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Not truly flying blind

BY RACHAEL LANDER | MARCH 13, 2009 7:30 AM

mp3 samples: Blind Pilot

"One Red Thread"

"The Story I Heard"

Some gauge musical success by the transition from gold records to platinum. Others use the number of Grammys won. Blind Pilot can chart its progress by means of transportation.

The Portland, Ore., act will play the Picador, 330 E. Washington St. at 9 p.m. today with the Broken West and Oui Bandits.

“[The bicycle tour was] a large part of the whole project,” Blind Pilot drummer Ryan Dobrowski said. “We wanted to record a little EP so we would have something. It was a really great, really direct way to do it. We got a great response and sold all the EPs we had.”

Sans map, Dobrowski and Blind Pilot lead singer/songwriter Israel Nebeker biked down the coast, stopping at any bar they could find, begging owners to let them play. Thanks to the watering holes’ openness, the duo was able to share its indie-pop sound up and down the coast.

Throughout the tour, the two men received an overwhelming amount of positive support, which encouraged the two to return home to record the band’s first album, 3 Rounds and a Sound. The album, released almost a year ago, was well-received and set the path for Blind Pilot’s first national tour.

“It wasn’t about getting famous or super wealthy,” Dobrowski said. “We just wanted to make a good album.”

3 Rounds and a Sound led to an appearance on “Last Call with Carson Daly,” much to the surprise and excitement of Dobrowski and Nebeker. Despite noting neither member really watches TV, Dobrowski said the night spent with Daly was a lot of fun.

“It was great,” Dobrowski said. “We’re all quite familiar with Carson Daly, mostly from our younger days. To be on national television was kind of a trip.”

Dobrowski explained the name Blind Pilot allows the band to carry a little bit of the place where its music began. From the members’ Portland apartment, they could see little pilot boats that help guide barges along a river, hence the second word in the band’s moniker.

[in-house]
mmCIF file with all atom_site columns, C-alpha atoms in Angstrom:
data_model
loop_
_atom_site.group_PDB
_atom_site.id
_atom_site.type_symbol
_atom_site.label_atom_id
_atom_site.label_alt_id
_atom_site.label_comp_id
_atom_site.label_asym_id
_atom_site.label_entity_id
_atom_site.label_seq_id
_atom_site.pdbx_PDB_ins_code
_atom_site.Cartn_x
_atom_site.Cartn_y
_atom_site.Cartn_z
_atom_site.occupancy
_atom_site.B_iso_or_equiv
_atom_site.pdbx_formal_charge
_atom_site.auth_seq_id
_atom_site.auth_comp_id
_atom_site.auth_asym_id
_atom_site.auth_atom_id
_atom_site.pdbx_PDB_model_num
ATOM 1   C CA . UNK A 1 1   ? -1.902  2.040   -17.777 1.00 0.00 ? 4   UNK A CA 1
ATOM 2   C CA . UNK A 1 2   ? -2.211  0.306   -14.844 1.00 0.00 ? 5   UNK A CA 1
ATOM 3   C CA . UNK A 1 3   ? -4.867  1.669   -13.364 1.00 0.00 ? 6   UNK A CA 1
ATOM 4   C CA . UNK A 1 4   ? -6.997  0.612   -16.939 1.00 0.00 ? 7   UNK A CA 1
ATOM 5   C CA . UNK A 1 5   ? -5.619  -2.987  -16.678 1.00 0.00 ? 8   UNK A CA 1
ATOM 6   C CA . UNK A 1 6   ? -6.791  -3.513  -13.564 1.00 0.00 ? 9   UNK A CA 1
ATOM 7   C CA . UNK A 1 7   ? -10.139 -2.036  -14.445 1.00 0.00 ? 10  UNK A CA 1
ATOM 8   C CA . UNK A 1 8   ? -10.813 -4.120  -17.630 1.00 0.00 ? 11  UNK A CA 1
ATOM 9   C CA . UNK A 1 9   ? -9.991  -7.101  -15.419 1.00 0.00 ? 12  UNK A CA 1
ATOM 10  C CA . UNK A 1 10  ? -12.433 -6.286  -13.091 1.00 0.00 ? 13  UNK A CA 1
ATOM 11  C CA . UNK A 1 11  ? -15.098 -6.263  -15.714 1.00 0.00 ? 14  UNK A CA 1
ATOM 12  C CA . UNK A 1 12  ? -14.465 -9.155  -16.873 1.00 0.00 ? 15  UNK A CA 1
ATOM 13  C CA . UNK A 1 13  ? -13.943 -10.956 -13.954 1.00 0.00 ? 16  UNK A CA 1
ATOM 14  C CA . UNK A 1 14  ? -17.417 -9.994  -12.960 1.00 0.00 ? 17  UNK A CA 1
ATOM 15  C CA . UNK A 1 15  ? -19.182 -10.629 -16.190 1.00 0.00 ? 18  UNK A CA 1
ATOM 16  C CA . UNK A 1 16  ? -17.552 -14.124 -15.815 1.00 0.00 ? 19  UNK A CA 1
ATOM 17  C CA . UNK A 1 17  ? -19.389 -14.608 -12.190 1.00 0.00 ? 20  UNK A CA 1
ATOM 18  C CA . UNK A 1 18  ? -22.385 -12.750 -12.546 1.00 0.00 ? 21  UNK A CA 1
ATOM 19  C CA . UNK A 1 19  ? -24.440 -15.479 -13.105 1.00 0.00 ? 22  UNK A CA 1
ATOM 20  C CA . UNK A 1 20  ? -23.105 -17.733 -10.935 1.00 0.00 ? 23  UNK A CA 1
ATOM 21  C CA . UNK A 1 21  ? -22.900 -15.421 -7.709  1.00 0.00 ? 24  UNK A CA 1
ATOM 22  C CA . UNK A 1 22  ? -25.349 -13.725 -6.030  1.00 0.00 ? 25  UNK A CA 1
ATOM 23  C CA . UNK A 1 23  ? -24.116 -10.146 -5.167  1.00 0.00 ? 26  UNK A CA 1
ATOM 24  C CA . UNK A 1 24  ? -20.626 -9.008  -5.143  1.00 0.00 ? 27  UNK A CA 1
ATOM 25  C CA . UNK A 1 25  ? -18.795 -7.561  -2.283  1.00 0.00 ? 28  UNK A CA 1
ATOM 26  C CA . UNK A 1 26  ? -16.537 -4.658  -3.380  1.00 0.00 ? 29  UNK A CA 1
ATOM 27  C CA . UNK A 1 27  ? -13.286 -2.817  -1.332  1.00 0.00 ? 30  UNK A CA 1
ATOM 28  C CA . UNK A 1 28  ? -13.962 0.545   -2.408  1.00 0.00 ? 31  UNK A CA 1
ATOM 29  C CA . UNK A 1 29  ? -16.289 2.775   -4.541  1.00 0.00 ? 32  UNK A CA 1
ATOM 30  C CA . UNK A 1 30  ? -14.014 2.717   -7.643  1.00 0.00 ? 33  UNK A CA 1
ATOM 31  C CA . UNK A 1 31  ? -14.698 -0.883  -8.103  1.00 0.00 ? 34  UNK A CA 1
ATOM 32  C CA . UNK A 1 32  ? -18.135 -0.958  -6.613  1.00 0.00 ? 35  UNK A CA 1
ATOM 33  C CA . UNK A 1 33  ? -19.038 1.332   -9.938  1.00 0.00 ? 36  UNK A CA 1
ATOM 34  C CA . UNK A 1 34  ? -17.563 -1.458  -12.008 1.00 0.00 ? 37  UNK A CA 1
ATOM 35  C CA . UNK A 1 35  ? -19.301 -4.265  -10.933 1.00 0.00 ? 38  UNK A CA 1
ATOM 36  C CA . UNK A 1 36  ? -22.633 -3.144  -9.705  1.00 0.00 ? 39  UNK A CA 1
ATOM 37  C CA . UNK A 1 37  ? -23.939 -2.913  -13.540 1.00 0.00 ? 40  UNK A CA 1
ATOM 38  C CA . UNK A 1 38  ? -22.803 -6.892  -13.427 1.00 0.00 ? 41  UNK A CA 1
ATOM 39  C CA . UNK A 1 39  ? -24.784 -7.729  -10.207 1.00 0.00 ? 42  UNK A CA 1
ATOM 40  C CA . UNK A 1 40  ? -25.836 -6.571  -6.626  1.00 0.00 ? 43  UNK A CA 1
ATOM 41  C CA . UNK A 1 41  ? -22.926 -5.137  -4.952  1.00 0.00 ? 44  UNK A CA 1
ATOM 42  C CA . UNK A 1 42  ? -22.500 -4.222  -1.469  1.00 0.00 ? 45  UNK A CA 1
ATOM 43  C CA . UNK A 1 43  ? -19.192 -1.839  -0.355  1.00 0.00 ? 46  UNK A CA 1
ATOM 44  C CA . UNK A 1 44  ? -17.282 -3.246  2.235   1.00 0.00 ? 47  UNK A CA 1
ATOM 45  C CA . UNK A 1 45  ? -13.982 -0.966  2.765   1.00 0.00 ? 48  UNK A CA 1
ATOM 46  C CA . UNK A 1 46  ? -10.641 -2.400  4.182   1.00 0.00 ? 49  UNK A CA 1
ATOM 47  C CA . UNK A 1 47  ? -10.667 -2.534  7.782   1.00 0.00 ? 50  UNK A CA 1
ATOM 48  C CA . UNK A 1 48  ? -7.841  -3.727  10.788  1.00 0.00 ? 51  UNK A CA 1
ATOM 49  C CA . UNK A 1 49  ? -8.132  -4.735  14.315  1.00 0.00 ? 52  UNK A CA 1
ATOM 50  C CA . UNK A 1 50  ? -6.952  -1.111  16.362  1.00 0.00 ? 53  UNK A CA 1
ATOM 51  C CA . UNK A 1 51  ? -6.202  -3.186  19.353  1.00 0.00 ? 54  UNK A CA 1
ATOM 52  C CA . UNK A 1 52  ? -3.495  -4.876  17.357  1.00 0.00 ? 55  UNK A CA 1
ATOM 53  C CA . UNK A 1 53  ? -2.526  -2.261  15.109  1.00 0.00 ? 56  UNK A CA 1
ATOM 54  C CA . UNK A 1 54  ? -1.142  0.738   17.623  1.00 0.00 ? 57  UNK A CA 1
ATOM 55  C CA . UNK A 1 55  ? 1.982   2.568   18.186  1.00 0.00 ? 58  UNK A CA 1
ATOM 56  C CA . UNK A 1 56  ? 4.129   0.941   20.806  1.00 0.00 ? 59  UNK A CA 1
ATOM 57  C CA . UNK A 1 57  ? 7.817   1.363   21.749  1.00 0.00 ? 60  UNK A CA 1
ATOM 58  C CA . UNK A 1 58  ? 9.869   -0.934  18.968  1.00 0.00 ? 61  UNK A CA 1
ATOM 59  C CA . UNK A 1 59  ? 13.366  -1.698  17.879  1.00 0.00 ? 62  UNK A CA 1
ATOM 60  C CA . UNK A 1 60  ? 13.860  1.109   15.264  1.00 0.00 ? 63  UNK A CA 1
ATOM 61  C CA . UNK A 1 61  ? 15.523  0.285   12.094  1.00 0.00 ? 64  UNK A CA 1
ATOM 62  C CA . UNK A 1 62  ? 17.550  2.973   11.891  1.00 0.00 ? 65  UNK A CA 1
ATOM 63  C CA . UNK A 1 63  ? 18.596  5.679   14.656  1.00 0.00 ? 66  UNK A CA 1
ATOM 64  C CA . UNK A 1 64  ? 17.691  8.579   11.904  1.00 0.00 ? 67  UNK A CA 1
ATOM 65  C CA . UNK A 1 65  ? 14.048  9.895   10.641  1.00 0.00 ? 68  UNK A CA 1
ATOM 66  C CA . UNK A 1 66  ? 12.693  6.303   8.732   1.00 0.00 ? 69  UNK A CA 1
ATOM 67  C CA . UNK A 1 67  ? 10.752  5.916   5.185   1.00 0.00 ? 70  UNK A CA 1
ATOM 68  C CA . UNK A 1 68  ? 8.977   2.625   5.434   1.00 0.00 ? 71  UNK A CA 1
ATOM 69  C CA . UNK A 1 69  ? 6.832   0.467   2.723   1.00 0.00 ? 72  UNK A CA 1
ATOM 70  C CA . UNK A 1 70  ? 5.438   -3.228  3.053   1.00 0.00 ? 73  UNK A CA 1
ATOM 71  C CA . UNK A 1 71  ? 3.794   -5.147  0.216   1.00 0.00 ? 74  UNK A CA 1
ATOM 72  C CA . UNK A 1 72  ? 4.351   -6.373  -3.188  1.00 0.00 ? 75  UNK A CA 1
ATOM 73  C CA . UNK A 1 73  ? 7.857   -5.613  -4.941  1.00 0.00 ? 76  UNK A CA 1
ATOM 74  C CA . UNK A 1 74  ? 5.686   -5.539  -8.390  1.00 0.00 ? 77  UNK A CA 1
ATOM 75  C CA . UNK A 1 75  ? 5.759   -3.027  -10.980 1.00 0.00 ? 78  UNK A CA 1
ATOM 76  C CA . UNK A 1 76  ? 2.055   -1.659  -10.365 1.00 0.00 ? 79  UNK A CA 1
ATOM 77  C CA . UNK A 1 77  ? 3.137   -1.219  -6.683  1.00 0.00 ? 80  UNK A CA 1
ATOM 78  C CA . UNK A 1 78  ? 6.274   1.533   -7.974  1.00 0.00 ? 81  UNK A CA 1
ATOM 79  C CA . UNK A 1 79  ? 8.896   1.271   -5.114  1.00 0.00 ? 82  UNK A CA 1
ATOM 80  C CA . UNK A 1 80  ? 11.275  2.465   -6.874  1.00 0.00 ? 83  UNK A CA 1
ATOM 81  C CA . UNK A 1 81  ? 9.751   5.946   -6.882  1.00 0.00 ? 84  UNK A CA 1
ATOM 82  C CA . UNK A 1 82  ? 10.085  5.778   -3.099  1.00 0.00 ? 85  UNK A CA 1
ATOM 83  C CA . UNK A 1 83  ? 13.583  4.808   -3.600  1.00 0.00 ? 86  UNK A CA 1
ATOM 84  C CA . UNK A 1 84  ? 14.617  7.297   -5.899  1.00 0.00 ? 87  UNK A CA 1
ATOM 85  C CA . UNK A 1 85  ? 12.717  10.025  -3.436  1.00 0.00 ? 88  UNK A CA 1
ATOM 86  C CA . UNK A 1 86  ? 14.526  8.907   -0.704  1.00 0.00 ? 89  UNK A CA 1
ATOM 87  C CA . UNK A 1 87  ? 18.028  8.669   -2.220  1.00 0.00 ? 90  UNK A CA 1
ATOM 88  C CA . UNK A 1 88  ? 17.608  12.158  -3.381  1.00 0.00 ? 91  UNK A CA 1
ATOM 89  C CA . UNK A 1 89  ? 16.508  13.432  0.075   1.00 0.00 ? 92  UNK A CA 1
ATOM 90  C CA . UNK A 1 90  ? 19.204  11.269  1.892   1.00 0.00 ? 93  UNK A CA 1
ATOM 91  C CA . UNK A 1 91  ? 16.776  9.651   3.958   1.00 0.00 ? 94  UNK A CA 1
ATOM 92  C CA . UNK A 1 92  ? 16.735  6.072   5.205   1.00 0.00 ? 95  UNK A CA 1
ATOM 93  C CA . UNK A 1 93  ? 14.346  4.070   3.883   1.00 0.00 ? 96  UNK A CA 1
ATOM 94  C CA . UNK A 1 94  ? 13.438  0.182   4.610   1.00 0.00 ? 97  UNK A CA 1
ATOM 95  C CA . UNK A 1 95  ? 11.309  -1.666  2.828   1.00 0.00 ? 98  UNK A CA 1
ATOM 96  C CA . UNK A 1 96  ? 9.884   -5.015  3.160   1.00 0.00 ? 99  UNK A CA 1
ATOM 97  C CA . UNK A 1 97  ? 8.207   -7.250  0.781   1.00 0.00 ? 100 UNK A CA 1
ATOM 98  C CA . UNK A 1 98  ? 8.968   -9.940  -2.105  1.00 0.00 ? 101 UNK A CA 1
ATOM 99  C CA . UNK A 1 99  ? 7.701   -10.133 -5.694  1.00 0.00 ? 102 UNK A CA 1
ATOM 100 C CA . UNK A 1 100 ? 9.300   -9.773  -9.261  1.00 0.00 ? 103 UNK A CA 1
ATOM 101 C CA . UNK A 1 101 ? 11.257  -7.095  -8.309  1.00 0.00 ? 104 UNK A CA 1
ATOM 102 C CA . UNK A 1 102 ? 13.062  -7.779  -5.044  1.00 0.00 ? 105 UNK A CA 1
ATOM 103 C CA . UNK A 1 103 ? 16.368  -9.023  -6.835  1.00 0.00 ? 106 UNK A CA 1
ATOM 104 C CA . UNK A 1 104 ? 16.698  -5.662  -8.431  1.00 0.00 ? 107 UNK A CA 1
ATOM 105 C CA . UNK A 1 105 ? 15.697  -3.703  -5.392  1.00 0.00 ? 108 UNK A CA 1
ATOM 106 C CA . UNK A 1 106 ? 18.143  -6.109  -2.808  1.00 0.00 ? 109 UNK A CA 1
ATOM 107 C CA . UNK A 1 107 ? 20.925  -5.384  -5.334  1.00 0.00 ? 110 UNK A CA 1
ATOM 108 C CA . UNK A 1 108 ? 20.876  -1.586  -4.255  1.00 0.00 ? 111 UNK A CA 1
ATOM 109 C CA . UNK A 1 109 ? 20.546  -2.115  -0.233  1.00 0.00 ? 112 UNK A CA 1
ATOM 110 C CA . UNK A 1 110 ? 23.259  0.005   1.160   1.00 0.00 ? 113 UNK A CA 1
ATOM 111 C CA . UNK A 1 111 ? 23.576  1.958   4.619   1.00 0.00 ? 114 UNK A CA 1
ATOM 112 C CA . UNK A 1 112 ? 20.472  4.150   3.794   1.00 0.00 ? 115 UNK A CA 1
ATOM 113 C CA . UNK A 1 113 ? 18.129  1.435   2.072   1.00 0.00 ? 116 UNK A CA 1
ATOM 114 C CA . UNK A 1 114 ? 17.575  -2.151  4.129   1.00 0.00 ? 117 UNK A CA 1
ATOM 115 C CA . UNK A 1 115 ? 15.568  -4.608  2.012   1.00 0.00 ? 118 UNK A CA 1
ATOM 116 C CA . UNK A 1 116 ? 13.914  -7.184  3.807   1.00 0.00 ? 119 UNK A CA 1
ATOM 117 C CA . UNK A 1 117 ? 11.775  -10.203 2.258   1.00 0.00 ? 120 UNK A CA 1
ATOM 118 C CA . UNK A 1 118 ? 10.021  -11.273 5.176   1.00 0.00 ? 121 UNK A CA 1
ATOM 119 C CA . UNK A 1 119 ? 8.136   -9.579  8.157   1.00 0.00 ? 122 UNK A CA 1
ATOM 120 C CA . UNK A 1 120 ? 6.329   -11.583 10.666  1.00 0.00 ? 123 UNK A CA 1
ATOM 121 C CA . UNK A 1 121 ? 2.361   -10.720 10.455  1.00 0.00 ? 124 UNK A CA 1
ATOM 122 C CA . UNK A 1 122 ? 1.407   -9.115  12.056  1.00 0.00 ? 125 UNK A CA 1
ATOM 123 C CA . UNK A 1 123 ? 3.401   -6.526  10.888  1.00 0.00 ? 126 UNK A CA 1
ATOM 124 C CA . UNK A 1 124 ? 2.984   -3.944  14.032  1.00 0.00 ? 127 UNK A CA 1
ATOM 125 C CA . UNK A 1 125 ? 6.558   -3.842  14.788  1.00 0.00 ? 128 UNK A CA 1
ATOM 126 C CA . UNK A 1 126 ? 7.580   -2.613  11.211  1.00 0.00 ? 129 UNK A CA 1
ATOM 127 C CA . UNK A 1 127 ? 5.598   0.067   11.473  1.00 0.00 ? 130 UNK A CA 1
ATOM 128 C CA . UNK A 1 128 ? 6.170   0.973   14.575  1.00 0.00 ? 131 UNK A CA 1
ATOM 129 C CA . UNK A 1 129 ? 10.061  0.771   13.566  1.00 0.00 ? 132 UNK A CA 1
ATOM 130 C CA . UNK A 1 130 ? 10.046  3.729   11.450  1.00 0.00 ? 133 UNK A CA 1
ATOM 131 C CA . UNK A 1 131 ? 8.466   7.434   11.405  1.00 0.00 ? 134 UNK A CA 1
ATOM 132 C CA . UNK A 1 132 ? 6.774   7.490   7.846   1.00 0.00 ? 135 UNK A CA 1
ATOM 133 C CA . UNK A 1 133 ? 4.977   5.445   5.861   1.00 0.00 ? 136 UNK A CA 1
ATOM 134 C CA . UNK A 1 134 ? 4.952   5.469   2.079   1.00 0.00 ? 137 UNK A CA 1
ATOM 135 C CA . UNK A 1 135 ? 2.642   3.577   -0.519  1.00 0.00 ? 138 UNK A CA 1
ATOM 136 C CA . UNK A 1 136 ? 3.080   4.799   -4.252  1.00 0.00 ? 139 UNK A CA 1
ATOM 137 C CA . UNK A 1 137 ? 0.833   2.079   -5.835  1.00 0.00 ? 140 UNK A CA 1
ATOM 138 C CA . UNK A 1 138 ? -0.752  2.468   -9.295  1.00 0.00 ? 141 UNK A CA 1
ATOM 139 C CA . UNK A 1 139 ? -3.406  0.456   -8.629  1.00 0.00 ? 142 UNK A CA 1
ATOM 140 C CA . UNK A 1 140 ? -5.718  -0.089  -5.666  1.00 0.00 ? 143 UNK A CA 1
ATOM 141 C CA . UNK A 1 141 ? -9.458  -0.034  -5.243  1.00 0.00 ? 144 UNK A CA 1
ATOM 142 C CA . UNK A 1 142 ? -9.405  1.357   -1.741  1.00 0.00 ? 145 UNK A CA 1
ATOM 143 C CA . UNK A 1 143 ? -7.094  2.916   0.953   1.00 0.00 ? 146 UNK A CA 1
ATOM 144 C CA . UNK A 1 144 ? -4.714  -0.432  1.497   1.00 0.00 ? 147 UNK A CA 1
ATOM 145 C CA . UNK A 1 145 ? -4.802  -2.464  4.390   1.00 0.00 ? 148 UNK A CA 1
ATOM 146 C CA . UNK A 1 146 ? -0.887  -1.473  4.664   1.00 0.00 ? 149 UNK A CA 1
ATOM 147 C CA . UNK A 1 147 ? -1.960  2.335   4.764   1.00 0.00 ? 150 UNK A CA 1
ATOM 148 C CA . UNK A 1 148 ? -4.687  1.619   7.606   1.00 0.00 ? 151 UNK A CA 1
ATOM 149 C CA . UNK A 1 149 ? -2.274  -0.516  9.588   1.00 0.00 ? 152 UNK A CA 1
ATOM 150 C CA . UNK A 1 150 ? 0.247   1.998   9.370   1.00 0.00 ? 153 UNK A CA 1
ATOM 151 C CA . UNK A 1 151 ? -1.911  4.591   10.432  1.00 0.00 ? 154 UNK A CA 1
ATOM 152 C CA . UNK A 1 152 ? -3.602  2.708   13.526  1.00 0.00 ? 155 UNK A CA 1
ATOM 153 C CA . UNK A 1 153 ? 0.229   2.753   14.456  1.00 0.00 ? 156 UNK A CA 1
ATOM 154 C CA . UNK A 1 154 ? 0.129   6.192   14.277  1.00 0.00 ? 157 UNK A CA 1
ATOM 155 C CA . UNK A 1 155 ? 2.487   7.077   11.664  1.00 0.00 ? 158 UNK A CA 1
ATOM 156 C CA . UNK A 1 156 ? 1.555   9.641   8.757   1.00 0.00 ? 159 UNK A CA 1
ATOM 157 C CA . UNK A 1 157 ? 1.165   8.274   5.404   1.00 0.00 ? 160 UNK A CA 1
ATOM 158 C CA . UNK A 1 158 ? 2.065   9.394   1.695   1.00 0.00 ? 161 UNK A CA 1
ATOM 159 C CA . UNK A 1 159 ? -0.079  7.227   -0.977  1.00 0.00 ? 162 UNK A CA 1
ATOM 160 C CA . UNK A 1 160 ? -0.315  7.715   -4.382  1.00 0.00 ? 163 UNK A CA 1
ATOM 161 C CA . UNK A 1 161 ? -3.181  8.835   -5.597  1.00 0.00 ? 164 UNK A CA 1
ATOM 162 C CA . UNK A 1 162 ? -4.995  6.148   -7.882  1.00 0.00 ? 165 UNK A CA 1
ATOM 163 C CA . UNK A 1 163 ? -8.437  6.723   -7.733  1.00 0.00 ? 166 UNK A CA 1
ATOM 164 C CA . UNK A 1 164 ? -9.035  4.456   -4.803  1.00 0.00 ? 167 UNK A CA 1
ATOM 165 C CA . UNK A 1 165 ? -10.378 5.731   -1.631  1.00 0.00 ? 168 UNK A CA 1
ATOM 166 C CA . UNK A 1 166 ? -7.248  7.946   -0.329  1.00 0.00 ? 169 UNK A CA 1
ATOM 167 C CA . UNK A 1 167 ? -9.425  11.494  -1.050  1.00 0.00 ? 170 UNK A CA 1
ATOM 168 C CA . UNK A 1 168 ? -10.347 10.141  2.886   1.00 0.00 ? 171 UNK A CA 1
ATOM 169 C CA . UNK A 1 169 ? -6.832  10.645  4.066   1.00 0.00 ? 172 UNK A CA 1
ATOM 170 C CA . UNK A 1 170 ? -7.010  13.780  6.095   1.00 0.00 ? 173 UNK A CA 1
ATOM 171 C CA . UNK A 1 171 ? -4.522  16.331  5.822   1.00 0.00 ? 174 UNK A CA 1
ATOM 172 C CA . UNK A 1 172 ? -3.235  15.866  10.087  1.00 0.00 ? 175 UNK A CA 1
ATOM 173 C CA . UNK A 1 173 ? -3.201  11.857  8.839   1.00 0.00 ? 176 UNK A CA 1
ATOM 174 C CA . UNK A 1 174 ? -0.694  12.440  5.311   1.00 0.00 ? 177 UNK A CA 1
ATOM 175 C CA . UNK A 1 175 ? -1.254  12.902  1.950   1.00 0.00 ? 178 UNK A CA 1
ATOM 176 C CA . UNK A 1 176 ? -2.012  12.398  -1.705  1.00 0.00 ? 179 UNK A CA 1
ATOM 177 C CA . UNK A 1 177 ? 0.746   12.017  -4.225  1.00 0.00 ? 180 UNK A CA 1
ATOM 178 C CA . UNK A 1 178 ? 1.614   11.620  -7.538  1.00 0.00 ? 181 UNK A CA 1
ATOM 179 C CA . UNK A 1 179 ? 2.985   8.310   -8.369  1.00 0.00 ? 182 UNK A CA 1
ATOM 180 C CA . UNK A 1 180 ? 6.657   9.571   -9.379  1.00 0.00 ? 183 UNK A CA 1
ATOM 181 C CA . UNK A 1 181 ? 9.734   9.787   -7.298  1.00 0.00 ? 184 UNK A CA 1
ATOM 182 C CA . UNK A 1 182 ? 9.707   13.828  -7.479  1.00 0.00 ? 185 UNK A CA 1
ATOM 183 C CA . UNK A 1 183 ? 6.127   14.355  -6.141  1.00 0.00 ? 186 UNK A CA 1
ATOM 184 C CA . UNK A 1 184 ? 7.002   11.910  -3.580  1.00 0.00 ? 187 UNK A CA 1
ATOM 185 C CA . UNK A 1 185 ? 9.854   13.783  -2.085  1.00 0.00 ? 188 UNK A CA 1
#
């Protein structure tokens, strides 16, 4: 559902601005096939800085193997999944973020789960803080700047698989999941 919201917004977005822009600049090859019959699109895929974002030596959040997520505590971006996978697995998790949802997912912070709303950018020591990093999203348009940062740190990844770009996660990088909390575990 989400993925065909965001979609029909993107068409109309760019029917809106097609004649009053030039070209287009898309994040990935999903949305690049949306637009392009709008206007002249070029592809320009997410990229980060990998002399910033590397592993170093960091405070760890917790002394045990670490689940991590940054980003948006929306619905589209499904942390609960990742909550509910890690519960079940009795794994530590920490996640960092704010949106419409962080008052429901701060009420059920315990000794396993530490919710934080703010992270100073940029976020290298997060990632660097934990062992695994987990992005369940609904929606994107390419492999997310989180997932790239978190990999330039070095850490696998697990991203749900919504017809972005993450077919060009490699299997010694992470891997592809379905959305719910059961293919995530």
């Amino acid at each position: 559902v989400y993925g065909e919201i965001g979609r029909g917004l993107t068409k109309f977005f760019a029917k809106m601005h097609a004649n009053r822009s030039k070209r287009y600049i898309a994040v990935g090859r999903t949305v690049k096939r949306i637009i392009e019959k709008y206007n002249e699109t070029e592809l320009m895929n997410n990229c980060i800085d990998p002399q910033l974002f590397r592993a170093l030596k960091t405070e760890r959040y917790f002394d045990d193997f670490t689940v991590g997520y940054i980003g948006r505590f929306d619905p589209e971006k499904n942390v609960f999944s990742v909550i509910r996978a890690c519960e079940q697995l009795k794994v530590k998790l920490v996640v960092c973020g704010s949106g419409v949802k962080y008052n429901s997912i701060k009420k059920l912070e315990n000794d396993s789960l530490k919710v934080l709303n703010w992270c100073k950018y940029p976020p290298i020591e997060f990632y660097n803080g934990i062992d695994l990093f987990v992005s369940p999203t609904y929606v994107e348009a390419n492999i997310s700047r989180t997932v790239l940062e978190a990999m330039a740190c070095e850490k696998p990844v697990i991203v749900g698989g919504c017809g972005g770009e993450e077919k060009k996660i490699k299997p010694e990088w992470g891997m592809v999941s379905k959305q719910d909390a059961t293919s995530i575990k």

“We needed to have a name for the band and wanted to take something from the place we were at,” he said.

As for the first part of its name, Dobrowski said it symbolizes the group’s start — not knowing where it’s going or where the band will take the members, though the pair hopes it will go far.

Since the bike tour, the band has grown in size because of the different people Dobrowski and Nebeker collaborated with on 3 Rounds and a Sound. For the national tour, four members will join the band, including Ian Krisc, Blind Pilot’s vibraphone player.

Krisc met Blind Pilot through its record label and lent his vibraphone skills to a few tracks on the album. With the tour, Krisc is looking forward to the time spent on the road.

“With most touring, the highlight — aside from playing the shows — is just the traveling,” Krisc said. “There’s a sort of displacement that goes with being on the road that can be hard to adjust to.”

One thing is certain for the college friends, neither expected Blind Pilot to be quite as big as it is starting to become.

“The praise we’ve gotten is overwhelming,” Dobrowski said. “We love music and we want to keep doing this.”


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